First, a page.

Pandemic Fear of Fake Vaccines

The Birmingham Post (England), December 9, 2005 | Go to article overview
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Pandemic Fear of Fake Vaccines

Widespread use of ineffective and fake animal vaccines may be greatly increasing the threat of a human flu pandemic, a leading expert said yesterday.

Many vaccines given to poultry in bird flu hot-spots such as south-east Asia fail to control the virus, said Dr Robert Webster, from the World Health Organisation.

As a result, even in apparently healthy birds, the virus is allowed to spread and evolve into new forms.

With each new strain that develops, a new vaccine has to be designed to combat it.

In Asia, the potentially deadly H5N1 virus has already split into as many as five different lineages.

If one of these evolved into a variety capable of transmission between humans, or combined with an established human flu virus, it could spark a devastating pandemic claiming millions of lives.

Vaccines work by using an "antigen" - a protein from the target virus - to switch on an immune response.

Dr Webster, Director of the WHO Collaborating Centre for Studies on the Ecology of Influenza in Animals and Birds, said: "There are good vaccines and bad vaccines. Good vaccines reduce virus load; bad vaccines stop the signs of disease but the virus keeps replicating, spreading and evolving.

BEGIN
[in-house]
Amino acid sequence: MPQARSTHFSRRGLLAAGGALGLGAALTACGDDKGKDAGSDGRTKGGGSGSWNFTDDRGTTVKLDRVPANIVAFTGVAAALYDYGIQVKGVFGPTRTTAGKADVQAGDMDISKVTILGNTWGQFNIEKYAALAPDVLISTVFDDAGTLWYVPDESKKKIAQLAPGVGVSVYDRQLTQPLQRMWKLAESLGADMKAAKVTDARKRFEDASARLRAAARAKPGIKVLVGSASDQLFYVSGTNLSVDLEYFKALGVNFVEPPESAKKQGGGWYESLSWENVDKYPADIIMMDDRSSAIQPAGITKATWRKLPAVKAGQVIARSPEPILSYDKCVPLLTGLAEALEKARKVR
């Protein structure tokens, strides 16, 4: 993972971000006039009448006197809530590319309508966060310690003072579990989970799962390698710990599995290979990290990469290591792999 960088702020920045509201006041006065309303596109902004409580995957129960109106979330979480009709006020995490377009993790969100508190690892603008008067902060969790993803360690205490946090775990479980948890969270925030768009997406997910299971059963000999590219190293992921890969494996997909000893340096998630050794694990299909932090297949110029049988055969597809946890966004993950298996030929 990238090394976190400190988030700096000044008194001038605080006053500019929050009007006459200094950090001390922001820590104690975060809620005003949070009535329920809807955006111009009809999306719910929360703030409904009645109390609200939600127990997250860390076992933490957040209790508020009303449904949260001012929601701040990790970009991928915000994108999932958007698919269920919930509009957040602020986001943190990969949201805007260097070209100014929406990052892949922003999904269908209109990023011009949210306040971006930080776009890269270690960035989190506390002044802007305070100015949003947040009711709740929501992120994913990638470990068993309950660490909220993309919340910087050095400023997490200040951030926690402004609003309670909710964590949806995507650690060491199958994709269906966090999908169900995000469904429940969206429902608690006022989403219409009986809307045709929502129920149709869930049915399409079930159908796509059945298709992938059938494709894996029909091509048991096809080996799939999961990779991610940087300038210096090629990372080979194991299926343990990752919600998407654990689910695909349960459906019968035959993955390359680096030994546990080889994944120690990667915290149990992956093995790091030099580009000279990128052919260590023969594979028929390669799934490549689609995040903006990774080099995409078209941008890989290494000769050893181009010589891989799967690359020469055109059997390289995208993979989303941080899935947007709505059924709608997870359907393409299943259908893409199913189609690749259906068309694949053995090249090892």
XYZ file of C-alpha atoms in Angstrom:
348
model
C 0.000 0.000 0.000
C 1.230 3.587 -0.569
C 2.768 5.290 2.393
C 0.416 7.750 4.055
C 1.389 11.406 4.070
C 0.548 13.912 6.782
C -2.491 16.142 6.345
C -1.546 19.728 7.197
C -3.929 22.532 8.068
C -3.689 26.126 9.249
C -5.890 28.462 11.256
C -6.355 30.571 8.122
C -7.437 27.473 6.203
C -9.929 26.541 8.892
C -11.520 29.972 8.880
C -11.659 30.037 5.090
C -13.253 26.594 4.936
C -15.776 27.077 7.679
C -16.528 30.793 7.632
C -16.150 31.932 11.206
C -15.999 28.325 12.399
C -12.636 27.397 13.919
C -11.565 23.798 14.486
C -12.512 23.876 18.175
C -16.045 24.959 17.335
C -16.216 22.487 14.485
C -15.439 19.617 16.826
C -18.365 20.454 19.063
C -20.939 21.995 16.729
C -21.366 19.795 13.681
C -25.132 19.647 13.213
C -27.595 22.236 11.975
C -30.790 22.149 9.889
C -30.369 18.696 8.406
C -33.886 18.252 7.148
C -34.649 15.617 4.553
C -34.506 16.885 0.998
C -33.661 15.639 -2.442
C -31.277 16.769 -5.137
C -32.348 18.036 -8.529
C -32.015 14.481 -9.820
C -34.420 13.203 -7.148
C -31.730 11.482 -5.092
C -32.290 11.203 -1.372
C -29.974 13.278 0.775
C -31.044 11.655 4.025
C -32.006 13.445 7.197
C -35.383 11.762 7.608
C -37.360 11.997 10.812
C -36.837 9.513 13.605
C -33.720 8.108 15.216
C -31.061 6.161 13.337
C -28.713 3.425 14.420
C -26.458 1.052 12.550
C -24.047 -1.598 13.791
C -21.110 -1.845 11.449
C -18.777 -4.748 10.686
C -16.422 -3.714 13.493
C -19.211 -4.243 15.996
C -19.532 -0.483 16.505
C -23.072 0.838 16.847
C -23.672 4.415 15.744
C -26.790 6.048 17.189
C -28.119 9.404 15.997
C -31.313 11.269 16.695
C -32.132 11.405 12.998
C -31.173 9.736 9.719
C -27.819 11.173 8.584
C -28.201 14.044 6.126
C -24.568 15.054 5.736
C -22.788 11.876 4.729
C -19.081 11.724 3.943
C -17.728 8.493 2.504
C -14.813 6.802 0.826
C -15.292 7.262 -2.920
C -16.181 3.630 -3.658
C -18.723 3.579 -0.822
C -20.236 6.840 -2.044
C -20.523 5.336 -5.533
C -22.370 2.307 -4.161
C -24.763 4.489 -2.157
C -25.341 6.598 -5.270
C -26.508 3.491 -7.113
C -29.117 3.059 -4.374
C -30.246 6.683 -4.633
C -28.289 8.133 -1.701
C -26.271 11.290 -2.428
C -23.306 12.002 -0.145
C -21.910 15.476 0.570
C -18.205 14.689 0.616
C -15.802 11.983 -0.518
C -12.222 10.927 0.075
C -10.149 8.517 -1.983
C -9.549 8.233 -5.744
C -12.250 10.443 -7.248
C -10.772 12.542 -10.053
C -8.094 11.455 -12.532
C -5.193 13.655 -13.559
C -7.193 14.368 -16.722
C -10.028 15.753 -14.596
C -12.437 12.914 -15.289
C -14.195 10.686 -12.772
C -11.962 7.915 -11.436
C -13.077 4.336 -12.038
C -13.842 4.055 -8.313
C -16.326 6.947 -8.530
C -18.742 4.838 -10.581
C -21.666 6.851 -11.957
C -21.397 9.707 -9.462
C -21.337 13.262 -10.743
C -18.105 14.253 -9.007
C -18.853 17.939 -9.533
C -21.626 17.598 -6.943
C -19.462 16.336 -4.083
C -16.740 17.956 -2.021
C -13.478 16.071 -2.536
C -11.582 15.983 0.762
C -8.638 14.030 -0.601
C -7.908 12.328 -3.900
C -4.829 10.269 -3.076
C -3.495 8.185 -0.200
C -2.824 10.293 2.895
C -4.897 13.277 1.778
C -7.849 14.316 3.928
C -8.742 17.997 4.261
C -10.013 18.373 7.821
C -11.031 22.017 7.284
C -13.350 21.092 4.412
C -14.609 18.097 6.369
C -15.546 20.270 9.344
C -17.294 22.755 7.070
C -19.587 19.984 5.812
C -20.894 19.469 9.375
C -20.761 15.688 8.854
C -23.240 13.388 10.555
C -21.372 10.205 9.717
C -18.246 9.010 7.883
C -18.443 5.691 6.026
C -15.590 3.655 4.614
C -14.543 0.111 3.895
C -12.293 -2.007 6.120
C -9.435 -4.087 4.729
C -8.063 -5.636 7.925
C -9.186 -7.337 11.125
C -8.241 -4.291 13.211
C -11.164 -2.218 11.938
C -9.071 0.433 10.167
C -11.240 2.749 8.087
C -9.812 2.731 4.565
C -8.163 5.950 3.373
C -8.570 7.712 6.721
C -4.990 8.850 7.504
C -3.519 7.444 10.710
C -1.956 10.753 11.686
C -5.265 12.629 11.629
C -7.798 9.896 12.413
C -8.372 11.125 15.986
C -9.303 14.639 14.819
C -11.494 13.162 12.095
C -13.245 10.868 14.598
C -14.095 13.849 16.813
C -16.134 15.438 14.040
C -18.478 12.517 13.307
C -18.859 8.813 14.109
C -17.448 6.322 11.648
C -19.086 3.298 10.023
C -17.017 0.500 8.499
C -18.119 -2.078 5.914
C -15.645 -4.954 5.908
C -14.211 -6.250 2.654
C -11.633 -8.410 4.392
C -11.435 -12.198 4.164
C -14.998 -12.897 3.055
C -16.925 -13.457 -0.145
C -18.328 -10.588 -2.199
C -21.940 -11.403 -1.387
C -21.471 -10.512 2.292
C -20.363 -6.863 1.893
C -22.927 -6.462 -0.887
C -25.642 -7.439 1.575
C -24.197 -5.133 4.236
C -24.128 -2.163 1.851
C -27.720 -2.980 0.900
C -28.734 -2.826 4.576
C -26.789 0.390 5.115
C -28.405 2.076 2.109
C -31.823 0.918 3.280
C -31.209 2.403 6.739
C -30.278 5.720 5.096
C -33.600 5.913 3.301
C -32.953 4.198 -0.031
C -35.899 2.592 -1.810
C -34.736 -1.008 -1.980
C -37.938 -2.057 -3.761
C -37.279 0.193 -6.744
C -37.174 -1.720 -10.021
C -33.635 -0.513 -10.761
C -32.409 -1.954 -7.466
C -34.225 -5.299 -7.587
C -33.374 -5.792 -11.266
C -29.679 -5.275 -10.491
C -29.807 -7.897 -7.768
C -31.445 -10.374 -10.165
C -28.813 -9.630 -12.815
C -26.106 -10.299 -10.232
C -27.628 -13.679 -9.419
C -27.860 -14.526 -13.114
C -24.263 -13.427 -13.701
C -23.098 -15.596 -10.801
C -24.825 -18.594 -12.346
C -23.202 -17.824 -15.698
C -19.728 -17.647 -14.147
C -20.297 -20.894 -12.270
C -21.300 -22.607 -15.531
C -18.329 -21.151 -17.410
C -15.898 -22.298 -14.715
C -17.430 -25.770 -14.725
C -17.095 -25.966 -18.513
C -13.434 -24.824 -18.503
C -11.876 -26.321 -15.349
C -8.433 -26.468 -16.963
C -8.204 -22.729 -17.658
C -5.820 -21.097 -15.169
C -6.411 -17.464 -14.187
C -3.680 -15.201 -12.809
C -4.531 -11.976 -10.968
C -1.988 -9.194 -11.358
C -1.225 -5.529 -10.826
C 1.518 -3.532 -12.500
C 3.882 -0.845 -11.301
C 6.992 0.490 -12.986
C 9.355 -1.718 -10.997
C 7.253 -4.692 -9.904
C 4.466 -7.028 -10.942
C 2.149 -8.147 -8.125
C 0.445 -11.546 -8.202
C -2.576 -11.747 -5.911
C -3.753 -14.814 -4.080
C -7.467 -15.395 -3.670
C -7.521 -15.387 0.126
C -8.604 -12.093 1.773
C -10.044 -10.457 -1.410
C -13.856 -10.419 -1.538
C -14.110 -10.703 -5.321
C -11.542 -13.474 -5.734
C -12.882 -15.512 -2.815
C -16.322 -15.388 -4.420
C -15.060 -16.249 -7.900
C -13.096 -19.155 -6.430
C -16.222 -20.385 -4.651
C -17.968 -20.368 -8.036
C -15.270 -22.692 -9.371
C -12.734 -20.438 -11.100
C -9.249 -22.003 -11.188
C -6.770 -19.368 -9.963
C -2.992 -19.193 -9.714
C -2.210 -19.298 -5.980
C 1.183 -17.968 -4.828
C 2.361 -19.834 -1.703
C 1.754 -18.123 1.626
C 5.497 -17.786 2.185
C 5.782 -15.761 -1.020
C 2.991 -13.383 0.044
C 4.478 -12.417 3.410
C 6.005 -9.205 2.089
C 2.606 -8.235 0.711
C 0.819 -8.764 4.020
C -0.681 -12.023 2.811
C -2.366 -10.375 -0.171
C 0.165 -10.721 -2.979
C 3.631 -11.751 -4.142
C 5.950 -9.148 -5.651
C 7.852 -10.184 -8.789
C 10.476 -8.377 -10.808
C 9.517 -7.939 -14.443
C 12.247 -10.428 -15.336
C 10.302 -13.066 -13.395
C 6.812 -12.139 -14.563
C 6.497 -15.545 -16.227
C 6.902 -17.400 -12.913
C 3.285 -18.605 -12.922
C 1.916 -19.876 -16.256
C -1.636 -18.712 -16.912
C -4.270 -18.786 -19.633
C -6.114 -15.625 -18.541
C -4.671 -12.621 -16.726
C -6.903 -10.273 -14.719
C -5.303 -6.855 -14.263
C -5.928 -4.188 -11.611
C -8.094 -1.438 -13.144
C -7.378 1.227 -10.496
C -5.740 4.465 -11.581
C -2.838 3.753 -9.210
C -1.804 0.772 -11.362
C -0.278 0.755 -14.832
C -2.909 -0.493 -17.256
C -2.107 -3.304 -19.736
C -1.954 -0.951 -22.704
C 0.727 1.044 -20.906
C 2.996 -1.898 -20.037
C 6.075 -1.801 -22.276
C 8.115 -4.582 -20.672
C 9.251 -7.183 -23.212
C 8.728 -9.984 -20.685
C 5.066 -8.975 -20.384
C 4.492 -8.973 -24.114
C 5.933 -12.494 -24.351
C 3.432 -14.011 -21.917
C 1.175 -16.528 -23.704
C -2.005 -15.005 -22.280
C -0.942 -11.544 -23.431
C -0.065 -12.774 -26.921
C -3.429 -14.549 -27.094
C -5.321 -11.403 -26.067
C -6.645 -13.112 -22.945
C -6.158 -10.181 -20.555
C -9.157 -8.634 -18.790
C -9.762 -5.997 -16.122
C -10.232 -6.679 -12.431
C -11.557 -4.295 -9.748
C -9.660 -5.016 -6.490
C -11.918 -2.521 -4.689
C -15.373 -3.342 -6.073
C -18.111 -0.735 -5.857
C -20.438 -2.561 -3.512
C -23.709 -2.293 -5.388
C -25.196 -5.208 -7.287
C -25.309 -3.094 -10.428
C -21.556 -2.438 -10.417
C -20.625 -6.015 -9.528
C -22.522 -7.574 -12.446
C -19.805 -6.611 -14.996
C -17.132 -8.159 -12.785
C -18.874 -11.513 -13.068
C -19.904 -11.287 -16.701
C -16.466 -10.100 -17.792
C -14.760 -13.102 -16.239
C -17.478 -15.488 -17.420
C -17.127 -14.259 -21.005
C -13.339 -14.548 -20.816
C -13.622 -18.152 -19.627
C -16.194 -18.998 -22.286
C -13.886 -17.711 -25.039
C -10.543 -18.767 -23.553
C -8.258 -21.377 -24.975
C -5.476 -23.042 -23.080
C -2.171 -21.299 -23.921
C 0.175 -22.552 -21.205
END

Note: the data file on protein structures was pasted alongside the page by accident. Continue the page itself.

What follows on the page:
"The chickens look perfectly healthy but go on pumping out viruses for a long time.

"We have to ask the question, why are these animal influenza viruses showing so much antigenic drift? I would argue that contributing to this is the use of bad vaccines."

He said there was an urgent need for international standards to be applied to animal vaccines, as they are to those made for humans.

Britain led the world in achieving standardisation of human vaccines. Under the rules, flu vaccine must contain 15 milligrams of each of the three circulating strains of human virus, H1, H3 and B.

Animal vaccines should also have minimum amounts of antigen, said Dr Webster.

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